NORTH ADAMS — Berkshire District Attorney Andrea Harrington and Timothy Shugrue, who is running to unseat her, both said Wednesday they were committed to using the office to hold the rest of county's law enforcement "accountable," and offered their support for the state's recent police reform bill.
The discussion came during a candidate forum Wednesday, hours after Shugrue announced he had secured the endorsement of the International Brotherhood of Police Officers Local #447 and #447S, the local unions that represent Pittsfield police officers and supervisors.
Shugrue has also been endorsed by the Massachusetts Coalition of Police Local #328 (North Adams) and the State Police Association of Massachusetts.
Policing became a central part of the candidate's statements during the event at the Greylock Community Club, which was co-hosted by the North Adams Democratic City Committee and Williamstown Democratic Town Committee.
The evening brought together candidates in races for the district attorney, 1st Berkshire District state representative, and state Senate seat representing Berkshire, Hampshire, Franklin and Hampden counties. The Democratic primary will be held Sept. 6.
Sheriff candidate Alfred "Alf" Barbalunga spoke to voters at the event, but incumbent Sheriff Thomas Bowler was unable to attend.
Jim Mahon, moderator and chair of the Williamstown Democratic Town Committee, asked the DA candidates to weigh in on qualified immunity, the special protection granted to government workers — like police officers — that shields them from civil lawsuits based on alleged violations of a person's constitutional rights.
Despite an impassioned back-and-forth call and response from the candidates, the evening ended cordially with handshakes and smiles between both attorneys. Voters will decide which candidate will lead the office in the next four-year term during the primary vote on Sept. 6.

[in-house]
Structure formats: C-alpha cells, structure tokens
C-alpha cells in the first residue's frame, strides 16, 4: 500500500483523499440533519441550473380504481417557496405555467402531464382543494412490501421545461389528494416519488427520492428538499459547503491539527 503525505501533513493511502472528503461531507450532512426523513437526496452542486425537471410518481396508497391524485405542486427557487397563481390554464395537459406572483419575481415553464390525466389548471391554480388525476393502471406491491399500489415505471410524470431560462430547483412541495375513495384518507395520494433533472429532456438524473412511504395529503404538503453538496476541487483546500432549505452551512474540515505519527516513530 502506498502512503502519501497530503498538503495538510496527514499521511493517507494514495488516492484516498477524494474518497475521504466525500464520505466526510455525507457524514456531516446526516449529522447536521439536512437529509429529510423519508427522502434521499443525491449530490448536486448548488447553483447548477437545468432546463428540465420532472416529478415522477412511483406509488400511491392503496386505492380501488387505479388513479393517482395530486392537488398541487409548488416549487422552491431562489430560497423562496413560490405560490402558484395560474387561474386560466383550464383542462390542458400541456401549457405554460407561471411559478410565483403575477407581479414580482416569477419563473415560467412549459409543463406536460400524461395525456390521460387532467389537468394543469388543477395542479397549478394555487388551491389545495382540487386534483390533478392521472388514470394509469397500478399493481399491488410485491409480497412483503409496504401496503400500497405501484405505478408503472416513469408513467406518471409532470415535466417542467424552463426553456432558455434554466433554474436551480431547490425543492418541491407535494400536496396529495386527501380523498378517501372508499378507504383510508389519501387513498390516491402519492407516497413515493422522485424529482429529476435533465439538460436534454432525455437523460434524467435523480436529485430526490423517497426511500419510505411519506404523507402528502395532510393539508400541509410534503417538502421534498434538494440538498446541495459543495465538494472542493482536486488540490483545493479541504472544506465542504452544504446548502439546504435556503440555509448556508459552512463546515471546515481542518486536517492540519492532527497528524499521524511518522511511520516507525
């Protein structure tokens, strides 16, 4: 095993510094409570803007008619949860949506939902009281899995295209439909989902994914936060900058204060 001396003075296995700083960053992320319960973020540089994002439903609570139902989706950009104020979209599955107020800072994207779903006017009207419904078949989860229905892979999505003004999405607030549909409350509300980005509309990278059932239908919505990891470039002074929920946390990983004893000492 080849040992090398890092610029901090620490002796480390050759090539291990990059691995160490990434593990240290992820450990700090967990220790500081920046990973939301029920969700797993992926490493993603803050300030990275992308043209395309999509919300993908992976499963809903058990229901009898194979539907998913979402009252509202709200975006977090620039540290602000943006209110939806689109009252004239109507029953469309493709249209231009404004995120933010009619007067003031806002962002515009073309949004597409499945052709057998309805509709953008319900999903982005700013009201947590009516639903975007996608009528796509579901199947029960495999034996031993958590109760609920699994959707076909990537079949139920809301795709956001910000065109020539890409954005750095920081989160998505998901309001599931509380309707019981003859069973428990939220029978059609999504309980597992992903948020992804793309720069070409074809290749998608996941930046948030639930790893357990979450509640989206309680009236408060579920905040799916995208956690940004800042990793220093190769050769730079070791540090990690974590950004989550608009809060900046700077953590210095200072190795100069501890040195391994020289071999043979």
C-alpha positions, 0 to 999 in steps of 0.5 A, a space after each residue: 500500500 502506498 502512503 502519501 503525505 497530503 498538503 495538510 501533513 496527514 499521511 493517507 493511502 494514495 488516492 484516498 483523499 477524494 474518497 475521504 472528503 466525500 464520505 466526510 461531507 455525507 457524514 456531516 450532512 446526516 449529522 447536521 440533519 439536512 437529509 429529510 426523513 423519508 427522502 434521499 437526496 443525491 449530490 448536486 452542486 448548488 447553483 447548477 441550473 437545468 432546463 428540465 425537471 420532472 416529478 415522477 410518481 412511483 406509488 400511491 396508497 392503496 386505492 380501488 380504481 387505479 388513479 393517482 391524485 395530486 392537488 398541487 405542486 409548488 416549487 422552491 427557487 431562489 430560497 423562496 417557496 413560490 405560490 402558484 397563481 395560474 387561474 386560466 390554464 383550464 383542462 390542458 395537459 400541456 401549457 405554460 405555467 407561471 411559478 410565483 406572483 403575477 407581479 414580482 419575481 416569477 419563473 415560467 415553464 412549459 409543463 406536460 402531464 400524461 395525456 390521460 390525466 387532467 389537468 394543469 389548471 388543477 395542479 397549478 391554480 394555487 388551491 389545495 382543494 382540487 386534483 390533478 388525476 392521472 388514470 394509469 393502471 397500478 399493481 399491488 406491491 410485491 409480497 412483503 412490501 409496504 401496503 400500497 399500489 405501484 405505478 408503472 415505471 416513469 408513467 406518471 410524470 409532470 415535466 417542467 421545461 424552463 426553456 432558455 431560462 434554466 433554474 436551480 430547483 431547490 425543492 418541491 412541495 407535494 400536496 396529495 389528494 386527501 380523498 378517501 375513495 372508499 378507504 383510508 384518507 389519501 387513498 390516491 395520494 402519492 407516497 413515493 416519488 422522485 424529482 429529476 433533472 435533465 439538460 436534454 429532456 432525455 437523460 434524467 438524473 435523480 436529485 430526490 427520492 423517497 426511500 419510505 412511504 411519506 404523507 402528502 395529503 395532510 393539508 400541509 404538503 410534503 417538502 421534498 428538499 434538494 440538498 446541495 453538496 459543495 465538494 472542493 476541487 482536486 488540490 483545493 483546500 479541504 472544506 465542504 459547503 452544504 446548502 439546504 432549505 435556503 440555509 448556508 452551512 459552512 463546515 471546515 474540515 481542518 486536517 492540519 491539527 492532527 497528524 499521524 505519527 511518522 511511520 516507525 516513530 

Both Harrington and Shugrue made an important note before answering: the District Attorney's Office handles criminal cases and isn't involved in cases in which qualified immunity is at play.
And both then pivoted to the question of how residents can trust the DA's office to ensure that law enforcement abides by the law.
Harrington said she supported the Massachusetts Police Reform Bill, signed into law by Gov. Charlie Baker in late 2020, as "a district attorney... representative of the people... and an individual who is very interested in ensuring that policing adheres to the highest possible standards in order to protect public safety."
She emphasized her support for a portion of the bill that would end qualified immunity for officers who are decertified by the Peace Officer Standards and Training Commission — of which Pittsfield Police Chief Michael Wynn is a member.
Shugrue, who in a previous debate declined to speak about the reform bill, Wednesday night offered his general support for the law. The defense attorney said his initial hesitance to speak about the bill was because of his disagreement with the bill's allowance of facial recognition software.
In this weekend's campaign notebook, Berkshire District Attorney candidate Timothy Shugrue receives his first formal endorsement from the State Police Association of Massachusetts.
Shugrue said he sees the role of the district attorney as a bridge between law enforcement and the community, an official who can help push for a kind of training "so that people in marginalized communities aren't being overly policed and aren't being treated poorly by the police."
"As much as I have a good relationship with law enforcement, they also know one thing: they respect me, I respect them," Shugrue said. "At the same time, they must follow the law."